Make us your home page
Instagram

Today’s top headlines delivered to you daily.

(View our Privacy Policy)

Walking to work in a town built for cars

This week, I walked to work.

Yes, in fact I do have a perfectly good car. I walked because I'm over us being "Floriduh" and the butt of a nation's jokes. (So a Greek priest and a Marine walk into a parking garage …)

No, not that one. What got me walking was news of a report ranking the Tampa-St. Petersburg-Clearwater area the second-most dangerous metro area in America for pedestrians, behind Orlando. The report said more than 43,000 people in the United States were killed walking in the last decade — the biggest danger being in places that "fail to make smart infrastructure investments that make roads safer for everyone."

This didn't just happen. Two years ago when we were called least walkable in another survey, I tested this by walking to work, arriving largely unscathed. The truth is, I cheated. I started from Hyde Park, one of the city's most walkable neighborhoods, because highway construction between my own urban neighborhood and downtown Tampa made that route, well, unwalkable.

So I walked. When you walk in a city unused to walkers — kids on school buses peering down like you are some kind of bug — sidewalks are few and precious, even those that end so suddenly you're sure you're being punked by the public works guys. Commuters fly by at your elbow even on quiet residential streets.

But you see things. I saw our version of seasons changing: a Christmas tree (already!) in a front window next to a house with pumpkins on the porch. A flock of city pigeons scattered overhead as a hawk cruised through, something I do not spot driving in traffic.

At a light notorious for red-light runners, I looked both ways, up, down and sideways, because some drivers think "Yield To Pedestrians" is mere suggestion. It wasn't until a quieter intersection that a woman with an SUV turning did not see me crossing — legally and everything! though this would have been little comfort in a crash — braked and smiled apologetically. I walked on.

I crossed a bridge high over the Hillsborough River, one where a University of Tampa student was killed in a robbery while walking at night not long ago, one teenagers cross daily to get to high school. The sidewalk up there seemed thin as a tightrope, the rail too low and the cars too close, but at the top, the view was as amazing as any from a downtown skyscraper. How is it I cross this bridge every day and don't notice a city waking up? Then a bus flew by, its tailwind making me think how it might feel to topple into the waters below. I walked on.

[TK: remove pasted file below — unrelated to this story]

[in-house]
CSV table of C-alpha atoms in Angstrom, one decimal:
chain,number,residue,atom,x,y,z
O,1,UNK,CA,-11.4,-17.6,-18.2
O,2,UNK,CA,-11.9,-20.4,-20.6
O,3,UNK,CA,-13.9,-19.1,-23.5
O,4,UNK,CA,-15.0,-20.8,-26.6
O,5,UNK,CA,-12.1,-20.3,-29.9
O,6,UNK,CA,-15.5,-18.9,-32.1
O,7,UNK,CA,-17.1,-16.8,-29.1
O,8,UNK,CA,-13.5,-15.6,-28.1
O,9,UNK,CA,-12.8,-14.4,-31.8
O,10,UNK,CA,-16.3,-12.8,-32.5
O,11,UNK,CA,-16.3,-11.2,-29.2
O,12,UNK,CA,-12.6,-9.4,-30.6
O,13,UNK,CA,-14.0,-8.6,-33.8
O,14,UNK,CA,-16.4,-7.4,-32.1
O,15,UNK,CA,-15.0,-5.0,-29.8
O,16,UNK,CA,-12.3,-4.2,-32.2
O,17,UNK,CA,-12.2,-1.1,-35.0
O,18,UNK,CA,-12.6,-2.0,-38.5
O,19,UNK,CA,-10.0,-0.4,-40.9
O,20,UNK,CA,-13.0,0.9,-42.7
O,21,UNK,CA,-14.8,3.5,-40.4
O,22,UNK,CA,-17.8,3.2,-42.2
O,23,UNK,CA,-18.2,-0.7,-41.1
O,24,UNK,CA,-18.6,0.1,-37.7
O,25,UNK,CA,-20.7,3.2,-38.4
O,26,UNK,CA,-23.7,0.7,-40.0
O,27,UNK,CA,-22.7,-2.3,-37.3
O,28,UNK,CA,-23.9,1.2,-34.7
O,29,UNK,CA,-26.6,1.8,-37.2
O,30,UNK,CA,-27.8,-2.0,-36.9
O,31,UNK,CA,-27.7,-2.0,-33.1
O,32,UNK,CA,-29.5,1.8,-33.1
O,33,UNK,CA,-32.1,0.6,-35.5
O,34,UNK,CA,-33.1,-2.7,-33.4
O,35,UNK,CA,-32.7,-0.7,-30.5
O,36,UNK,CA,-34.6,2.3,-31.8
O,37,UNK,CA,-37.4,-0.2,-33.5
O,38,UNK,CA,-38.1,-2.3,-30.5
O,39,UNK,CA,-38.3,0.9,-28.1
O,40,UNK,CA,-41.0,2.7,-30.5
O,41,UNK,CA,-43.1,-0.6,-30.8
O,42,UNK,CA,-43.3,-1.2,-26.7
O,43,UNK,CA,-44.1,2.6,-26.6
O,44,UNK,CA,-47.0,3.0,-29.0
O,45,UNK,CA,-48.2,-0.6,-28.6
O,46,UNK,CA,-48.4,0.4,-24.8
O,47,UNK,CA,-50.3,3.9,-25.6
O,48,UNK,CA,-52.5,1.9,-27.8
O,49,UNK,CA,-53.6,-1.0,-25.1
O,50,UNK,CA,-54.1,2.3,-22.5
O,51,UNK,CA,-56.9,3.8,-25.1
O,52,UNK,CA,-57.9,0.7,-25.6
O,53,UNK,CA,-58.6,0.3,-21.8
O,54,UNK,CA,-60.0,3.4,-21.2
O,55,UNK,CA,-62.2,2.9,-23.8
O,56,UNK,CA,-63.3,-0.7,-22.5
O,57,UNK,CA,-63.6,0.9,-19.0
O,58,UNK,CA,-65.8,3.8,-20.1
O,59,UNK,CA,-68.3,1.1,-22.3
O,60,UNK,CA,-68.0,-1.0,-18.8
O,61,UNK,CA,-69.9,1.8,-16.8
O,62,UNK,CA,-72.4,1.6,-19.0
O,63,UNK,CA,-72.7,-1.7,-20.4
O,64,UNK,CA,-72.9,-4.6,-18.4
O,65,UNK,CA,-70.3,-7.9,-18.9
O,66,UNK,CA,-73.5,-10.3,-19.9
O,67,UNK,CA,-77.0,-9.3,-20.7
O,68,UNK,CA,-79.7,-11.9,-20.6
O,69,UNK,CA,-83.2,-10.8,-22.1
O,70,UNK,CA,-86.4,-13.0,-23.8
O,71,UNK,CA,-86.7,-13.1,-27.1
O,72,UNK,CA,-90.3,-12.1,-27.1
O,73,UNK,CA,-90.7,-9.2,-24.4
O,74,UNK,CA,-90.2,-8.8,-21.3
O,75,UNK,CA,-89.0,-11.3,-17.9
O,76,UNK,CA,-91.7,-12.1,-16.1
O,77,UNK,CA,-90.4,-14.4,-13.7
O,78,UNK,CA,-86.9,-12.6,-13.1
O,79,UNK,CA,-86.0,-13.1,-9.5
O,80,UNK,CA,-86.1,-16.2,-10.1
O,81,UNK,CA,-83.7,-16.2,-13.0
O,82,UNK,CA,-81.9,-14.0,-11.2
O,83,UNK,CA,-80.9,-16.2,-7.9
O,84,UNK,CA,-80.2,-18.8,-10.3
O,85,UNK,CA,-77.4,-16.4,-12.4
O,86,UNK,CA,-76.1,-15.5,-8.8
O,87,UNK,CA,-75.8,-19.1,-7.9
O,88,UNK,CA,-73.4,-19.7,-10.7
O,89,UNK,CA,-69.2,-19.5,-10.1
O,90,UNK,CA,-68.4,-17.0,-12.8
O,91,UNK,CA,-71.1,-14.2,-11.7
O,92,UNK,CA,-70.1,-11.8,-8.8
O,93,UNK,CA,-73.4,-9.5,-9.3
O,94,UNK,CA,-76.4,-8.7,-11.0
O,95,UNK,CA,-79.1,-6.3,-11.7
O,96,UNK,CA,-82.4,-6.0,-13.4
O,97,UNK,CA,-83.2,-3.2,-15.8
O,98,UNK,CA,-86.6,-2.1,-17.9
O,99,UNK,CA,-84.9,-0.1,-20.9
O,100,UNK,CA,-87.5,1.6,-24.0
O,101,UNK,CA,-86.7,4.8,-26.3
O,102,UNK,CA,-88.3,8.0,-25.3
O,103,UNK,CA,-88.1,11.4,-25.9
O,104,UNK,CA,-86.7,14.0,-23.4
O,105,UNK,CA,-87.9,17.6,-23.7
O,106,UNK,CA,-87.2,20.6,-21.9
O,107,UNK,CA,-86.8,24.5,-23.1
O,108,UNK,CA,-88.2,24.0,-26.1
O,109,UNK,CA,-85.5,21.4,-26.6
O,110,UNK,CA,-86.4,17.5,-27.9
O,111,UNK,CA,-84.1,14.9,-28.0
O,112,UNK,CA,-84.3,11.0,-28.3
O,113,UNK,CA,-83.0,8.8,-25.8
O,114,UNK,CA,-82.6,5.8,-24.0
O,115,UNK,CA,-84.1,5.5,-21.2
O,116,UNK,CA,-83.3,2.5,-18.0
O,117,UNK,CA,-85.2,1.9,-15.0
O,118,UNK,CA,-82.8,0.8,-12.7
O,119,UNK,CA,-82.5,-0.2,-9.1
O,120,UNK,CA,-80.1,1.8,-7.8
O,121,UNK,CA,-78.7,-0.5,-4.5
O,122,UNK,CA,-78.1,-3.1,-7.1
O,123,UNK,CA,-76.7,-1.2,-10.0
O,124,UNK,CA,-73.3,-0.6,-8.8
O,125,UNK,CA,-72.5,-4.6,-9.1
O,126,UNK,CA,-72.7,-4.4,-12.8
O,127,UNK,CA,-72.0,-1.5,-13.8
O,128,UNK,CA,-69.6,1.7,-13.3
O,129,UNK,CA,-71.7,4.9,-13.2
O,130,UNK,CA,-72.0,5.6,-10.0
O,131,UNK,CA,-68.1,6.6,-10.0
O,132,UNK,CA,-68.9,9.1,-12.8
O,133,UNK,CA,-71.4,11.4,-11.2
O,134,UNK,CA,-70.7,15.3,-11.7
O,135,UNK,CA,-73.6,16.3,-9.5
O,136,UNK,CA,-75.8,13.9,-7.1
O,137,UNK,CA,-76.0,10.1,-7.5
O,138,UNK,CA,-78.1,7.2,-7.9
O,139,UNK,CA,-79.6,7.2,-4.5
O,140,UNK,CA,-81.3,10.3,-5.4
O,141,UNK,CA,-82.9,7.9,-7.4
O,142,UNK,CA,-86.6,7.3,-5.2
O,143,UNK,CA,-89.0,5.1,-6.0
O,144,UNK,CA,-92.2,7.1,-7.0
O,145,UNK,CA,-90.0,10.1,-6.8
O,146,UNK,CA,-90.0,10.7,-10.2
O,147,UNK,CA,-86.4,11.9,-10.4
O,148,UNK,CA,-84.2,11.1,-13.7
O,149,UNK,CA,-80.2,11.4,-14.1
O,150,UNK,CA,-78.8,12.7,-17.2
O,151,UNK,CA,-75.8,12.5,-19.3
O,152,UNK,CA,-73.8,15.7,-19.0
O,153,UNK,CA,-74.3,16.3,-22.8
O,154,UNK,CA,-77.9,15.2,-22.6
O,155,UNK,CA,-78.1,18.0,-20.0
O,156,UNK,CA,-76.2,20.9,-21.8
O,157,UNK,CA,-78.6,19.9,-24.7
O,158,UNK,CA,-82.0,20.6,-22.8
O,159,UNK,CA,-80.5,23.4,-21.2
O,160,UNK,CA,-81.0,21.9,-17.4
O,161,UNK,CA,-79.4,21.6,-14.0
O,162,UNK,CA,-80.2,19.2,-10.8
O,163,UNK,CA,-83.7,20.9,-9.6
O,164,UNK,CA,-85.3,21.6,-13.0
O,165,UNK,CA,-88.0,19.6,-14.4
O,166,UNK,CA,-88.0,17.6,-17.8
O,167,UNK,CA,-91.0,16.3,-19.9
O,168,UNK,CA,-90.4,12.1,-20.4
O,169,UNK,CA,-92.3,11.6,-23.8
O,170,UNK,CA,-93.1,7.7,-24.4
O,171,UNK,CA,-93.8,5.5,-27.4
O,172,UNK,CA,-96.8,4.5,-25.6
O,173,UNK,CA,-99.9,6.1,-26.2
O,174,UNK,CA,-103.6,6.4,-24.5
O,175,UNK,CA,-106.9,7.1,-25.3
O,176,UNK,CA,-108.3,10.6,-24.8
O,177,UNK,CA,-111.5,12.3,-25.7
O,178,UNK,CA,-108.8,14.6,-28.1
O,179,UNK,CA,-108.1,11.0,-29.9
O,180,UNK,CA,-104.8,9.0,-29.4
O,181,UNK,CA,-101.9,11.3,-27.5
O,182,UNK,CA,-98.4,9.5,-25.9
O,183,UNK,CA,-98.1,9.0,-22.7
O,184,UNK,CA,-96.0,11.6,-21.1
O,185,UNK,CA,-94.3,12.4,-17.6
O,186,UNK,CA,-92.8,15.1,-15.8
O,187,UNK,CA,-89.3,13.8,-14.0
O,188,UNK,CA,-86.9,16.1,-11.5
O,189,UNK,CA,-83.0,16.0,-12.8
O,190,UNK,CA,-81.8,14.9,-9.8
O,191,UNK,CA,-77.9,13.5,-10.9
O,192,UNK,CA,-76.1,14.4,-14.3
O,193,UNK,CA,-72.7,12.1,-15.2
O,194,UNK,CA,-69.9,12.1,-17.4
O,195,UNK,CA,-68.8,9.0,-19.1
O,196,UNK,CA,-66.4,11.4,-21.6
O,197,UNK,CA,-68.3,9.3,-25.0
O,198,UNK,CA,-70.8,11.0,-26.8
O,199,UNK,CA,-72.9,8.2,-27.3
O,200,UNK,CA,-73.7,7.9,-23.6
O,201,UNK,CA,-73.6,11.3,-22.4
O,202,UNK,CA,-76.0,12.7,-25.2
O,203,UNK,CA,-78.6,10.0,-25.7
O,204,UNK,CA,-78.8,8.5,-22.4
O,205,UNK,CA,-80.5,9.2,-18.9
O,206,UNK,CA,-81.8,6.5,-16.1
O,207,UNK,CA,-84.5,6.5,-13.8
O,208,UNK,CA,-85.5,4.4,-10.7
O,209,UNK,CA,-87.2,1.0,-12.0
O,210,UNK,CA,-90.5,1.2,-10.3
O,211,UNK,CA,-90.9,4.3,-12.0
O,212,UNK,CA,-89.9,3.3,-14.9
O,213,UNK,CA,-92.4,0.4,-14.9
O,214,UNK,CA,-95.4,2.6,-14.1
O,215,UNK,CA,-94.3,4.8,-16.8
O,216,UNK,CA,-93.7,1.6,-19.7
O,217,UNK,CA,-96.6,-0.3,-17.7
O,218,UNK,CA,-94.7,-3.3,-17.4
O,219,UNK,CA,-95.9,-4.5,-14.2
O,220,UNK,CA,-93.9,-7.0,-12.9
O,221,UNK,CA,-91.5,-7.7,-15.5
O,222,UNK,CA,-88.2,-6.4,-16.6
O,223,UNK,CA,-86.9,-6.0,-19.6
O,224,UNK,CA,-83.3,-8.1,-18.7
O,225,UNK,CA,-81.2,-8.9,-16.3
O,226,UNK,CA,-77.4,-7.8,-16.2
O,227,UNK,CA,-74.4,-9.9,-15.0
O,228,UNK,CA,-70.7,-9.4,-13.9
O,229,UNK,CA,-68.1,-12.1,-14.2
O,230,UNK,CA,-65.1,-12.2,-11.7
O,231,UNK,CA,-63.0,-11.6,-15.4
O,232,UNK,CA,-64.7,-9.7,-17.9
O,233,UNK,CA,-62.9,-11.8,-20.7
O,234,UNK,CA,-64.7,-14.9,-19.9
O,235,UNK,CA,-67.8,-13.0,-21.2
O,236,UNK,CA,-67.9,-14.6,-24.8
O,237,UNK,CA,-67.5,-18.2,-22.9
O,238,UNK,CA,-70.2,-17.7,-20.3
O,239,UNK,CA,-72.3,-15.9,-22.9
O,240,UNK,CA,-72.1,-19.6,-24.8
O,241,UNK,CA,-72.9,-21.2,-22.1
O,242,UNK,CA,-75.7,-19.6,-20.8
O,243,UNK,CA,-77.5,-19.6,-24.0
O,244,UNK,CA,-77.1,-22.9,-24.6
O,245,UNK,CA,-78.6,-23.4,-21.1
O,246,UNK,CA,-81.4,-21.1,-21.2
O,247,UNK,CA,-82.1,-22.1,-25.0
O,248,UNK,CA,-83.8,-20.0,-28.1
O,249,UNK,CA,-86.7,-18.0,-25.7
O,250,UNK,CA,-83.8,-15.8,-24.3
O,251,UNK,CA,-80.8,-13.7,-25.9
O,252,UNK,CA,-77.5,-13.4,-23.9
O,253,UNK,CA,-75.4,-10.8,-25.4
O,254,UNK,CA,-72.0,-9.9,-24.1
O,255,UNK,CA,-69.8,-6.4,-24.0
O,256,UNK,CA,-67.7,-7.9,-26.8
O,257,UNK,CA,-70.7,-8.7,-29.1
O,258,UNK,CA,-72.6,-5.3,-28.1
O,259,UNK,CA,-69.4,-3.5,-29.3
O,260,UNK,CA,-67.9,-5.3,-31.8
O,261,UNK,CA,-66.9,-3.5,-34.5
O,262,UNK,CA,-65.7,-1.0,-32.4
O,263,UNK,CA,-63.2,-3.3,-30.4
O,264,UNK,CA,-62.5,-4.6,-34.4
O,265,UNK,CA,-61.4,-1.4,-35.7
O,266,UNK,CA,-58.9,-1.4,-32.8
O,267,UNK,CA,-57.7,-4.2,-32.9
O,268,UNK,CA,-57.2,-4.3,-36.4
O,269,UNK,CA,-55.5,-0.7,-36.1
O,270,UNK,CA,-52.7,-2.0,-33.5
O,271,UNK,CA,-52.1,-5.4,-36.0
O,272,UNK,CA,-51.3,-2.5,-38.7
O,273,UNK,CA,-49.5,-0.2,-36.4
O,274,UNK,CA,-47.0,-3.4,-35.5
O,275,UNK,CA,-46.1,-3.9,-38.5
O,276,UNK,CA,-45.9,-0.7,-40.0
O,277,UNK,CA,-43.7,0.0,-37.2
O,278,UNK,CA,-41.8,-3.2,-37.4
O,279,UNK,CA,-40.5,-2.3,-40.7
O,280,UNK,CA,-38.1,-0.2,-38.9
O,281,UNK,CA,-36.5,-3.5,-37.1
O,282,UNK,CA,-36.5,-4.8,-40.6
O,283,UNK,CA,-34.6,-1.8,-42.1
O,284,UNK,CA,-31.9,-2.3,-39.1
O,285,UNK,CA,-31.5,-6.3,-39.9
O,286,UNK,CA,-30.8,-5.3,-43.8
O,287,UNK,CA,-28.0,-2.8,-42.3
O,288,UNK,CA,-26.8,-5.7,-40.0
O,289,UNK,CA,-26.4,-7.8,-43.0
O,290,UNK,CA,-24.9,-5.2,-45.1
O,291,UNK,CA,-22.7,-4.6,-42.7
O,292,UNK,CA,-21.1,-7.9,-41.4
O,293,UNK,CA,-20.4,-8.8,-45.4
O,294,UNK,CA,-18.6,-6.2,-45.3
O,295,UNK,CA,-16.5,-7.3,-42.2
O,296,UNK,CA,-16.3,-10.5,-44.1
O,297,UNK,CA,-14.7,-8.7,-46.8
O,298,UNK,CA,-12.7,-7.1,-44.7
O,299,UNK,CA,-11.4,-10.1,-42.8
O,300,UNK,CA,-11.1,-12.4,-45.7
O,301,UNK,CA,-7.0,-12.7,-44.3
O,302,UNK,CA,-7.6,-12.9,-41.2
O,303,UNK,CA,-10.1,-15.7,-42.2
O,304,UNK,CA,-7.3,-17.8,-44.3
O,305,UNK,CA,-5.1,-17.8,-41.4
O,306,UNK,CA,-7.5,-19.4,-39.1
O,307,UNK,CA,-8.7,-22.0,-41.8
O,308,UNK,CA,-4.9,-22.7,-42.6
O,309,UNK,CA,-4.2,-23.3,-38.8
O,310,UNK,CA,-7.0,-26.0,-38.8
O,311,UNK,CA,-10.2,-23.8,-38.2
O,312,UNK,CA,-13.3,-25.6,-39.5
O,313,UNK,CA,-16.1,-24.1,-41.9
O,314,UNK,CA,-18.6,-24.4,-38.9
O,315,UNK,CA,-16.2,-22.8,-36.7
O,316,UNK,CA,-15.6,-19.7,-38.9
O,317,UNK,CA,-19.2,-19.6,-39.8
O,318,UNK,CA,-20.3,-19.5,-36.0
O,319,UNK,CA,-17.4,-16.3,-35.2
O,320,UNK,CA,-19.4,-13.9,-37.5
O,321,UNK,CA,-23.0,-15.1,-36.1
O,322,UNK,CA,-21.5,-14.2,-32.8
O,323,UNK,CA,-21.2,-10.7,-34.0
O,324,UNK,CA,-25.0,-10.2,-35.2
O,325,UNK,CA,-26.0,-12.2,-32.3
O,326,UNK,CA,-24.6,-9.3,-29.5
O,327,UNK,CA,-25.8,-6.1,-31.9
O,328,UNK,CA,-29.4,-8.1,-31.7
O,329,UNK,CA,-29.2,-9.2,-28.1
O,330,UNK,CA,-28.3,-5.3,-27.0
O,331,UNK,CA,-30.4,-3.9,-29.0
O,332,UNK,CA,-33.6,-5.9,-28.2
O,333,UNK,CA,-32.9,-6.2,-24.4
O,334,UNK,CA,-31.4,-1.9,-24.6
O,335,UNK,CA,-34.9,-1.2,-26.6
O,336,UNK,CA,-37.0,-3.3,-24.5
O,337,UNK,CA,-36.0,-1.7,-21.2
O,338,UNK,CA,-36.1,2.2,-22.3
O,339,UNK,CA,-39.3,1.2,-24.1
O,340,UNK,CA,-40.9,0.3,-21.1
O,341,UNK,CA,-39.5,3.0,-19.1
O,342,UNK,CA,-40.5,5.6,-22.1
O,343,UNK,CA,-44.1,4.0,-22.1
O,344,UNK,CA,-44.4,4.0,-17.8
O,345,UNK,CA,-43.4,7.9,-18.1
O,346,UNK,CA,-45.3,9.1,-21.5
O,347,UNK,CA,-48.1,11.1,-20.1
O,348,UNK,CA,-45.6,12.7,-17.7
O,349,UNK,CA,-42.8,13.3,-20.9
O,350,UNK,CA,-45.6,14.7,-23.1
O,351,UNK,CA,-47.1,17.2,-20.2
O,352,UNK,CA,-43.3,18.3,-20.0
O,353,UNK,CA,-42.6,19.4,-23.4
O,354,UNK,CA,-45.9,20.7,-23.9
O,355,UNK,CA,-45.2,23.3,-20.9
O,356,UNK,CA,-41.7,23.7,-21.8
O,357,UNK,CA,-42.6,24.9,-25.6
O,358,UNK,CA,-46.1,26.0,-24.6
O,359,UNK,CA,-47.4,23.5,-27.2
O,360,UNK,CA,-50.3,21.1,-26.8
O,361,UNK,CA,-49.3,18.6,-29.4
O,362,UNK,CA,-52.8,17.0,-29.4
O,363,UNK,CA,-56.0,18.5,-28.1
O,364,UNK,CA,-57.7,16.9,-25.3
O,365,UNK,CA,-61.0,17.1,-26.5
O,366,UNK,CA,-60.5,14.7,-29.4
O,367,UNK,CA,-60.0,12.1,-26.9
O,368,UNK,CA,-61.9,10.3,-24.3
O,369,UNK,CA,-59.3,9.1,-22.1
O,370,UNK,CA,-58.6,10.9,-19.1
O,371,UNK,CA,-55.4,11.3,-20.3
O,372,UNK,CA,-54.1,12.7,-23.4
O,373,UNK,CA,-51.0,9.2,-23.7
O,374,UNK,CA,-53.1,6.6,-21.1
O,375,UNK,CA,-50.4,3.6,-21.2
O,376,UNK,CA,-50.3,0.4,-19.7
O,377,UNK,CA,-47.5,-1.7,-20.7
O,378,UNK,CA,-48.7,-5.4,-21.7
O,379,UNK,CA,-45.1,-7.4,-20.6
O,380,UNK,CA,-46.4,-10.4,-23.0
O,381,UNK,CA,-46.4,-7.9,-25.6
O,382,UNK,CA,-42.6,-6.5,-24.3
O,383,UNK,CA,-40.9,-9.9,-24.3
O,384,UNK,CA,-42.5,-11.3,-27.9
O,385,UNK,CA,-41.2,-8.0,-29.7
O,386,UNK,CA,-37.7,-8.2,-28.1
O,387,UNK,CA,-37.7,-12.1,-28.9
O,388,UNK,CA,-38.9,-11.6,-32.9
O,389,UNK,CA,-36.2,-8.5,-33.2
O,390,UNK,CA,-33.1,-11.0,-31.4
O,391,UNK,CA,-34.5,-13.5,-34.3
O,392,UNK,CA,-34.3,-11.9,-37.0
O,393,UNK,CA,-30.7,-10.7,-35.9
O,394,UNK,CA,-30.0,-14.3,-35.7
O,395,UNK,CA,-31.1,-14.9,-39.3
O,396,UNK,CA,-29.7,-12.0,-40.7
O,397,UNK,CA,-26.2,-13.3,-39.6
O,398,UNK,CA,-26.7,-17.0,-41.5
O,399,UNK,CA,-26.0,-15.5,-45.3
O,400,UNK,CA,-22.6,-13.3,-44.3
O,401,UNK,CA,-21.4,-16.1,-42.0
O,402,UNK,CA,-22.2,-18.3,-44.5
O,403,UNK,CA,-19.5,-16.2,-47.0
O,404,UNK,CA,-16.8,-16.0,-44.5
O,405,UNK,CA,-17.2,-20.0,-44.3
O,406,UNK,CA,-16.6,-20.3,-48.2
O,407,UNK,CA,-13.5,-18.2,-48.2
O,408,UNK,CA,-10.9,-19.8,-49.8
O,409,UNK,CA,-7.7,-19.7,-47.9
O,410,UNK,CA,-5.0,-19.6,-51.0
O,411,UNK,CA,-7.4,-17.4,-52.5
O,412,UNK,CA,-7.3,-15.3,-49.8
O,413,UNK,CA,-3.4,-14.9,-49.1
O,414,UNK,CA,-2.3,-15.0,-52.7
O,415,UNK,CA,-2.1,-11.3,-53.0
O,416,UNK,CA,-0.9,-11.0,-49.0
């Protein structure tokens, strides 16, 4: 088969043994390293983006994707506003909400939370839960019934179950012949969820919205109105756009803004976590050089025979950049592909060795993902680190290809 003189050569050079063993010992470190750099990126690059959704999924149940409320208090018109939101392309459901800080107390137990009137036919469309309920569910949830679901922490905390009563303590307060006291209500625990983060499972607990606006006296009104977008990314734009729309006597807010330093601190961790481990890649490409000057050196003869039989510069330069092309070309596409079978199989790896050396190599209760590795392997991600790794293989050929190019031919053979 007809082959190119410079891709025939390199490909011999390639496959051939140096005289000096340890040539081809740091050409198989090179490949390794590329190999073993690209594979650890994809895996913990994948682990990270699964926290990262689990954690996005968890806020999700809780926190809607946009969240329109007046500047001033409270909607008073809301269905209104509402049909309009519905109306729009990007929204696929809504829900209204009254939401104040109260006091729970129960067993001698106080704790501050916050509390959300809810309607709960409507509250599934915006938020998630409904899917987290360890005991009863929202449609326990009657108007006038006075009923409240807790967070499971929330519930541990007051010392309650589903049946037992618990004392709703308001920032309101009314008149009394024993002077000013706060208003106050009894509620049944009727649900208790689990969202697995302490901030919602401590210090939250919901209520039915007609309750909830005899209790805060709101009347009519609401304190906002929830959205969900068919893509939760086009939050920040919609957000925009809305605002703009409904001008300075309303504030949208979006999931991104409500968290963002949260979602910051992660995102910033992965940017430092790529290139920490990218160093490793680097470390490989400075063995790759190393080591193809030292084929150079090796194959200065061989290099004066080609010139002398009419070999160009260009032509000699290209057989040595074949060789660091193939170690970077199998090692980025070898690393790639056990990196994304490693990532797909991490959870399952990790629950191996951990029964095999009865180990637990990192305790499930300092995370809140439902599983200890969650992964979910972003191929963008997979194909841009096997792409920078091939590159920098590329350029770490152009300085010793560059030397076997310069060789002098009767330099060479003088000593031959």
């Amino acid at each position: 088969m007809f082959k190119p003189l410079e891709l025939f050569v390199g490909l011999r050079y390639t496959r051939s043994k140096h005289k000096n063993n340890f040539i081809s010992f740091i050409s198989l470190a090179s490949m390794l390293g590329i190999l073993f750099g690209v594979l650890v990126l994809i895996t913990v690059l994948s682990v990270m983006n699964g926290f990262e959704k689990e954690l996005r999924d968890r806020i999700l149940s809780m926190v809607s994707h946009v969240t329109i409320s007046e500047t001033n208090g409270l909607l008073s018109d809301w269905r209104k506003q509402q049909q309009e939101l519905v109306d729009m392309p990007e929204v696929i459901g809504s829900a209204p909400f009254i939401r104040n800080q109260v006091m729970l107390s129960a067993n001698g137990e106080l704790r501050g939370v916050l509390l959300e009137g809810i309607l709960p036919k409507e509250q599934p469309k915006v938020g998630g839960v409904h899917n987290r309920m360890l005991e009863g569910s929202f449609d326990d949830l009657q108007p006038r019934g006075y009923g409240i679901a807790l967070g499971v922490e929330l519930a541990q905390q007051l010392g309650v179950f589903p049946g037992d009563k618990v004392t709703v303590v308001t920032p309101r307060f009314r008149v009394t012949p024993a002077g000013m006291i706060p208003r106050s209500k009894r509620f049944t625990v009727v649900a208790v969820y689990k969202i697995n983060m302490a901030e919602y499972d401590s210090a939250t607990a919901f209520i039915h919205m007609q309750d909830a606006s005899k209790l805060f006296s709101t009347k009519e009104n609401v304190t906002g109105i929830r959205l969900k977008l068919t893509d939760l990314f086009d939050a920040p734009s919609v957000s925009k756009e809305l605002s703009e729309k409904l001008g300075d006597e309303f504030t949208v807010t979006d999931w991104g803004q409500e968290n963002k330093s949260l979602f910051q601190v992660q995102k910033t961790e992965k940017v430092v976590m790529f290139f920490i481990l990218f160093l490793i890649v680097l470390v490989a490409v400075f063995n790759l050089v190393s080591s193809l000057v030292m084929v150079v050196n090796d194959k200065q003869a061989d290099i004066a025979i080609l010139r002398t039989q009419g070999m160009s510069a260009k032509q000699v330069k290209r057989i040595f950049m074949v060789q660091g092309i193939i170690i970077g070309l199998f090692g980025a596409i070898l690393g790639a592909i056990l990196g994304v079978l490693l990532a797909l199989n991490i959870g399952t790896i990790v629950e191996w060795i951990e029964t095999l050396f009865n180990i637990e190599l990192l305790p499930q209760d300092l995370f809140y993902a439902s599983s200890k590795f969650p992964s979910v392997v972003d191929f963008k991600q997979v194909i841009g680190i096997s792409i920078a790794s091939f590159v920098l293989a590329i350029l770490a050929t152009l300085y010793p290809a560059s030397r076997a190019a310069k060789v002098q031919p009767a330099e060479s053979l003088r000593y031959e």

I considered ear buds — every single cyclist and walker I passed had them, but decided it was best to be on my game, that SUV lady ultimately proving my point.

I did get time to think, to smell the cut grass of a soccer field, to see homeless people strewn across benches by the water and wonder how soon they would be run off. I got an art critic's view of spray-painted graffiti that rowing teams traditionally leave on bridges and seawalls — school names, edgier stuff like "Rowin' Dirty," in all, a fine display of public art.

Funny — I have tromped around New York City without worry — maybe because there, people and cars have worked it out, coexisting just so everyone makes it through the day.

How was my walk? Interesting.

But yes, I got a ride home.

Walking to work in a town built for cars 11/13/09 [Last modified: Friday, November 13, 2009 10:52pm]
Photo reprints | Article reprints

© 2017 Tampa Bay Times

    

Join the discussion: Click to view comments, add yours

Loading...
  1. Observations from a liberal, gay, Latino, feminist Florida House freshman

    Blogs

    State Rep. Carlos Guillermo Smith, D-Orlando,  rocked the Florida LGBTA Democratic Caucus dinner at Tallahassee's Hotel Duval Satursday night with his unabashedly liberal and passionate take on the myriad issues he said are key to LGBTQ Floridians. Among them: Access to guns, Reproductive rights, home …

    Carlos G. Smith
  2. Delta Sigma Theta honors outgoing national president

    Human Interest

    During her four years as national president of Delta Sigma Theta Sorority, Inc., Paulette Walker said she always focused on the comma between "Sorority" and "Inc."

    Paulette Walker, the former director of undergraduate programs and internship in the College of Education at the University of South Florida, will be honored on Saturday for her leadership in the Delta Sigma Theta sorority.
  3. 10 sailors missing, 5 hurt in collision of USS John S. McCain

    SEOUL —Ten U.S. Navy sailors are missing and five have been injured after the USS John S. McCain destroyer collided with an oil tanker near Singapore early Monday morning.

    In this Jan. 22, 2017, photo provided by U.S. Navy, the USS John S. McCain patrols in the South China Sea while supporting security efforts in the region. The guided-missile destroyer collided with a merchant ship on Monday, Aug. 21, in waters east of Singapore and the Straits of Malacca. Ten sailors were missing, and five were injured, the Navy said. [James Vazquez/U.S. Navy via AP]
  4. Pasco County Fire Rescue fighting a two-alarm fire started by an explosion

    Fire

    Two houses are on fire and one victim has been critically burned and taken to a trauma center following an explosion at a home at 8652 Velvet Dr, in Port Richey.

  5. Rays see the Blake Snell they've been waiting for in win over Mariners

    The Heater

    ST. PETERSBURG — It was a one-run game Sunday when the Mariners' Robinson Cano singled with one out in the seventh inning, bringing the dangerous Nelson Cruz to the plate.

    Tampa Bay Rays starting pitcher Blake Snell (4) throwing in the third inning of the game between the Seattle Mariners and the Tampa Bay Rays at Tropicana Field in St. Petersburg, Fla. on Sunday, Aug. 20, 2017.